Farm acreage is based on current Ontario productivity levels. Energy requirements are based on a completely electrified economy with a daily energy budget of 150kWh per person. Electrification in addition to intensive conservation and lifestyle measures should allow us to maintain a 150kWh/day budget. The current level of Canadian per capita energy consumption is over 300 kWh per day but this includes the production and export of large amounts of fossil fuels and it recognizes the fact that 80% of our current energy consumption is fossil fuel based. The switch to electricity will mean efficiency levels will almost triple. Also, included in the 150kWh budget figure is the assumption that manufacturing is repatriated so our entire economy is largely self-sufficient and highly resilient.

Tripling Canada’s population as 1% immigration will do within 100 years may make speculators rich but it will make achieving sustainability impossible. The transition to renewable energy will be an extreme challenge for our current population and will be impossible for a growing population.

Our difficulties will be exacerbated the longer we take to make determined efforts. Failure to be proactive and get ahead of the problem will force us to make much greater sacrifices later with much poorer outcomes. We must reduce consumption and transform our energy systems all the while maintaining social cohesion.

Fiscal Balance

The rapid population growth business model has generated an increasingly high percentage of low wage jobs. The tax breakeven point for jobs is probably in the $45,000 range and any job created paying less is tax negative. Increasing the portion of low paying jobs creates a structural deficit where there is less revenue coming in and more expenditure going out, as low paying jobs are less stable and require higher levels of social support. In effect, low wage employers are being subsidized by taxpayers.

If we invest in our people with training and productivity-increasing tools and equipment, we can progress. If we continue to treat our citizens like consumers and suppliers of cheap labour, deficits will be on-going and worsening. The real economy thrives on productivity while the fake money economy thrives on inflated asset valuations and market growth.

Public Opinion

Government, and in particular media corporations, can start to recover their relevance by actually listening to the people whom they are supposed to be serving. One municipal government actually did do this and when the city of Orillia asked its residents for their opinions on what government priorities should be, this is the response they received. It was public opinion, unfiltered by commercial media.

How would Orillians spend their own money on improving life in Orillia? What are their priorities?


Quality of Life


Healthy Environment


Sustainable Growth


Professional, Progressive City


Vibrant Waterfront


Heritage Core


Total of Quality of life and healthy living related categories = 82.5 (26.5 + 24.3 + 16.2 + 15.5 = 82.5)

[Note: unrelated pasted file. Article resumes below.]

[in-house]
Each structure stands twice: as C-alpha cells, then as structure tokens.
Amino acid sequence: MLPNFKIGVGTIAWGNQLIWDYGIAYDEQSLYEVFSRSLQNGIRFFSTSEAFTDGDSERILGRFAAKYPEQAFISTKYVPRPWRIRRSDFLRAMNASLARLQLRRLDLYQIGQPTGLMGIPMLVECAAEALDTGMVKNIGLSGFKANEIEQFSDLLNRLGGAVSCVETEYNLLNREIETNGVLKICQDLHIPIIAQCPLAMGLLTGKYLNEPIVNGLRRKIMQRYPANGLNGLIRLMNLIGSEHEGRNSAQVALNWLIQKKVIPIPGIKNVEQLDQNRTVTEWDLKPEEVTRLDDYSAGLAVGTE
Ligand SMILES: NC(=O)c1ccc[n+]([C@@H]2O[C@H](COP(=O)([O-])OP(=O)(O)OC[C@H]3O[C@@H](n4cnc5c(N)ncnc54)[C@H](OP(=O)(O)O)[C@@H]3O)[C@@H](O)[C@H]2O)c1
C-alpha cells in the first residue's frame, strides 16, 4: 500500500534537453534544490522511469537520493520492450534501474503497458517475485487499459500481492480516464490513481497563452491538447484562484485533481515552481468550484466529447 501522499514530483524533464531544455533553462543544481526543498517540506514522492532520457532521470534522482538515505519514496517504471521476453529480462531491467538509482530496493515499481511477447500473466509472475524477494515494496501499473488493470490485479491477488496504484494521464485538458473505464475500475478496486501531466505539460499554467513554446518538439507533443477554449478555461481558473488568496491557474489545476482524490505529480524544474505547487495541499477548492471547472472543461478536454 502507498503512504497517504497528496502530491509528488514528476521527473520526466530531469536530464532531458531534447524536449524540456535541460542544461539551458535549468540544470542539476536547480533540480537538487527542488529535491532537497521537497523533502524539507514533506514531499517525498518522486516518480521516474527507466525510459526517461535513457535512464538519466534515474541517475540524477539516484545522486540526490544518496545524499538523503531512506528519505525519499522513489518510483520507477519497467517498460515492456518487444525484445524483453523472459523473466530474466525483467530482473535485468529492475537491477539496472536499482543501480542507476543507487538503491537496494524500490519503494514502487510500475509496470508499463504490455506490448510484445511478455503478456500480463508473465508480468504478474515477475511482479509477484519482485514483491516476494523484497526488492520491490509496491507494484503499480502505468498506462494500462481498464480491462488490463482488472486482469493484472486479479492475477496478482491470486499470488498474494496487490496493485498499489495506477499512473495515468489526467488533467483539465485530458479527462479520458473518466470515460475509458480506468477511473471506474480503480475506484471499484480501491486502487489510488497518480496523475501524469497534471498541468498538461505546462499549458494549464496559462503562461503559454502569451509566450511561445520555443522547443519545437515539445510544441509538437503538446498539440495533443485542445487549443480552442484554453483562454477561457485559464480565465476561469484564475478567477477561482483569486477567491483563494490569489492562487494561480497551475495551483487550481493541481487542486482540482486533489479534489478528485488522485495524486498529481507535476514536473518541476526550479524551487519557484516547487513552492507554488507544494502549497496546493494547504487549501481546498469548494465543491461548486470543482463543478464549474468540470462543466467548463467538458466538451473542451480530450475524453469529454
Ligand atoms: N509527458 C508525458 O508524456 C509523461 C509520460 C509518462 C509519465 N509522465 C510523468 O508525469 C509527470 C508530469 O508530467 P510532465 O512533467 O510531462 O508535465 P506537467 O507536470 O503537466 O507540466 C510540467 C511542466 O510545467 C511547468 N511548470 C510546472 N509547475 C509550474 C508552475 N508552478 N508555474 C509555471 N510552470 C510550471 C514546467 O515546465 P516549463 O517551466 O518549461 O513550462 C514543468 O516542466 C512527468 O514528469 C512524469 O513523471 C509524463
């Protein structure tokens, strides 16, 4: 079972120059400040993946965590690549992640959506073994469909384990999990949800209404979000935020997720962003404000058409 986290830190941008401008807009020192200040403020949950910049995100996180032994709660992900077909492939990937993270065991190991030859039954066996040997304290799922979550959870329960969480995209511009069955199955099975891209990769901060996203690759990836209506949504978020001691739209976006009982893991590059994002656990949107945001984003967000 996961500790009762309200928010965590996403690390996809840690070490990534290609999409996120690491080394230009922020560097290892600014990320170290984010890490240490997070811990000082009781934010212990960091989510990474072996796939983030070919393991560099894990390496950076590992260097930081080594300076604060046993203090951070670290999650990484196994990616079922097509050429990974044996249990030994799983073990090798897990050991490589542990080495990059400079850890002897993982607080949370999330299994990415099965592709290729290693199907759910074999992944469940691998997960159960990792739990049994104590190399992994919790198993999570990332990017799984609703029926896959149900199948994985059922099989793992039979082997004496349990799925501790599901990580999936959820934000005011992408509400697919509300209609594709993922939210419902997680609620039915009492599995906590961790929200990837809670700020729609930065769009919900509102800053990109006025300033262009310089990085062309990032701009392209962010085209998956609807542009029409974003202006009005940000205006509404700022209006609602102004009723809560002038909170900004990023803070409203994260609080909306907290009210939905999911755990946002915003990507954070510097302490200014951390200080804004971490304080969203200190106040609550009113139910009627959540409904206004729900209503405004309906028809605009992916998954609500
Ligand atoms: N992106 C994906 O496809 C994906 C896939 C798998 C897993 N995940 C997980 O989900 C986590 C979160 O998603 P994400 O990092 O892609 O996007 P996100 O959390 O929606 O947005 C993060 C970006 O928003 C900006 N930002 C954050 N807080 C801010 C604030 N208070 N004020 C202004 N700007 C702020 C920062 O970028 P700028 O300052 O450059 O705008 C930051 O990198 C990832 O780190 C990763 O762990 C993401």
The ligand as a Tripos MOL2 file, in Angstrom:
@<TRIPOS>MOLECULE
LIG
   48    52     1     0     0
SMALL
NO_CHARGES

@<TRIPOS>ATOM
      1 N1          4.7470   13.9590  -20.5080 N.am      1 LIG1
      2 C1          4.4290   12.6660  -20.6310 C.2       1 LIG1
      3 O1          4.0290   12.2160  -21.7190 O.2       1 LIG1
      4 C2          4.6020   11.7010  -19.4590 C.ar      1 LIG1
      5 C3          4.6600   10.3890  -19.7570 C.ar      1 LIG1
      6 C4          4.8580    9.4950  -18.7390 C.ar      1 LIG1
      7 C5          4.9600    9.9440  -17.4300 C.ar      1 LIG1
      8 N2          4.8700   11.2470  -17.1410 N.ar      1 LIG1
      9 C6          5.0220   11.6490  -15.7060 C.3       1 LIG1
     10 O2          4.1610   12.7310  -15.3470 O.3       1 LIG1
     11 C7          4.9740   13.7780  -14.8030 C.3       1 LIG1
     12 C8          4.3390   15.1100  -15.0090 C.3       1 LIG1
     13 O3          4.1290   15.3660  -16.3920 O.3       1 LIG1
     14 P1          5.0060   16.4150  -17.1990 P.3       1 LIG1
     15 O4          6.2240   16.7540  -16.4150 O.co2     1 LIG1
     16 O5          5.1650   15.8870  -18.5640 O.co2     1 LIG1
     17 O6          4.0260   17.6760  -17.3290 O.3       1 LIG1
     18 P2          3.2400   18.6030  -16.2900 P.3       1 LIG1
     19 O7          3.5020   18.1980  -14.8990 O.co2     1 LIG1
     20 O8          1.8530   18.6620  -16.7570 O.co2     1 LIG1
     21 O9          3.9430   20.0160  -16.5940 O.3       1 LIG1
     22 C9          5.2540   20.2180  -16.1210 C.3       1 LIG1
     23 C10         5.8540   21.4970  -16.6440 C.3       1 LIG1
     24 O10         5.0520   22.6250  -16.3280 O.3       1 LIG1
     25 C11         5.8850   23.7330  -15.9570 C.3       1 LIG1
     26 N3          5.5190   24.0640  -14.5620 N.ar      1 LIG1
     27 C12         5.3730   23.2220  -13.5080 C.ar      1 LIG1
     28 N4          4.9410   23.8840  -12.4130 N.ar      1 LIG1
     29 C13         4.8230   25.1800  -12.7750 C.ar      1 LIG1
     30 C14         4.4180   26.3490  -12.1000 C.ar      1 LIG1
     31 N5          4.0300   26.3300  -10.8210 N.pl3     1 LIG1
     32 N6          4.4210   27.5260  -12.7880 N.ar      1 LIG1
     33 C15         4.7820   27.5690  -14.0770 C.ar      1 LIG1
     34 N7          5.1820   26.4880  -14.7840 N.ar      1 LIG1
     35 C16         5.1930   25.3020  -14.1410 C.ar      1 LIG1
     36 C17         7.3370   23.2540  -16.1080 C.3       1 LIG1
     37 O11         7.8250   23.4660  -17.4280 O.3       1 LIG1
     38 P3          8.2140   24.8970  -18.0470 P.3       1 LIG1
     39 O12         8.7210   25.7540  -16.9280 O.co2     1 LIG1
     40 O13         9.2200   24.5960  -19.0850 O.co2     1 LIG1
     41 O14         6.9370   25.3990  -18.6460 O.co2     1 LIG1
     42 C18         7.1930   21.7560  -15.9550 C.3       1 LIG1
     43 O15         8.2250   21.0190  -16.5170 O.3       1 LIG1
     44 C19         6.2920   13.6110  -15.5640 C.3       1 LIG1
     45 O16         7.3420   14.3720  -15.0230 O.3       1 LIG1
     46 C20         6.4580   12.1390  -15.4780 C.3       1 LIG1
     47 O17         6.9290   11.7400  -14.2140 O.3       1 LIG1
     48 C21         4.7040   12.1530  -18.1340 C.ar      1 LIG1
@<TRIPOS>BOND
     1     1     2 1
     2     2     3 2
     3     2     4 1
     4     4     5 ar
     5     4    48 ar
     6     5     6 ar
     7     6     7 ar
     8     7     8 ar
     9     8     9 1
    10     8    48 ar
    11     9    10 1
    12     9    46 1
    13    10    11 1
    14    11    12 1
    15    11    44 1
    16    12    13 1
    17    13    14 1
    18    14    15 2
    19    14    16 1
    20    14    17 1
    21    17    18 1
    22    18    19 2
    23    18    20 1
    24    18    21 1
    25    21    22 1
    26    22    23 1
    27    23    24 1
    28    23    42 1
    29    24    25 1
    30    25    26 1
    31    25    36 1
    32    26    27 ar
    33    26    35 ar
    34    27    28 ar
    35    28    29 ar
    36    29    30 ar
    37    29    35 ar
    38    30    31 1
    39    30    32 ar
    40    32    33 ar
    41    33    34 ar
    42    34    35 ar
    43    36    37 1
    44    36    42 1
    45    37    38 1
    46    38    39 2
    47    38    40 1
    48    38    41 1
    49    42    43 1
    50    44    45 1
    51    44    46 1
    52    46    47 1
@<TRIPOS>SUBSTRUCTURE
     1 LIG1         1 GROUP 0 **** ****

Total involving any kind of simple growth = 19.4 but even sustainable growth implies quality, not quantity. Vibrant Waterfront (15.5) does imply more infrastructure. Note that “Sustainable Growth” – the growth industry’s weasel word for endless growth – explicitly in the public mind means no to unsustainable growth.

The item of “Professional, Progressive City” speaks to quality, not size. Nowhere do citizens express any desire for a bigger city, more congestion, higher housing costs or higher taxes which are the givens of population growth.

Democracy Denied and Environmental Impact Assessment process evaded

In Ontario and BC, local governments are being forced to accept growth, growth that has had no environmental review for obvious reasons. The practice of forcing growth upon communities takes decision-making out of the publics hands. It also removes growth from any examination of its social and environmental impacts.

“Growth is Good” is a claim that has rung hollow for over 6 decades now and we need to switch our priorities to rebuilding progress

Follow the Money

Population growth and housing inflation are the blood of life for large developers, speculators and lending institutions. Developers are the prime source of election campaign donations for a very high percentage of our elected officials and nothing could be a more clear conflict of interest. The “Campaign Finance and Campaign Success in Municipal Elections in the Toronto Region” study by Robert MacDermid of York University in 2007 documented this flow of funds in great detail.

Media corporations get a very significant portion of their ad revenue from developers (new home ads) and debt institutions. Media corporation revenue is dependent on the size of their local market and its rate of growth. Strangely enough, these same media corporations never challenge growth nor do they follow up on studies like the MacDermid Report. If it isn’t profitable, it isn’t news.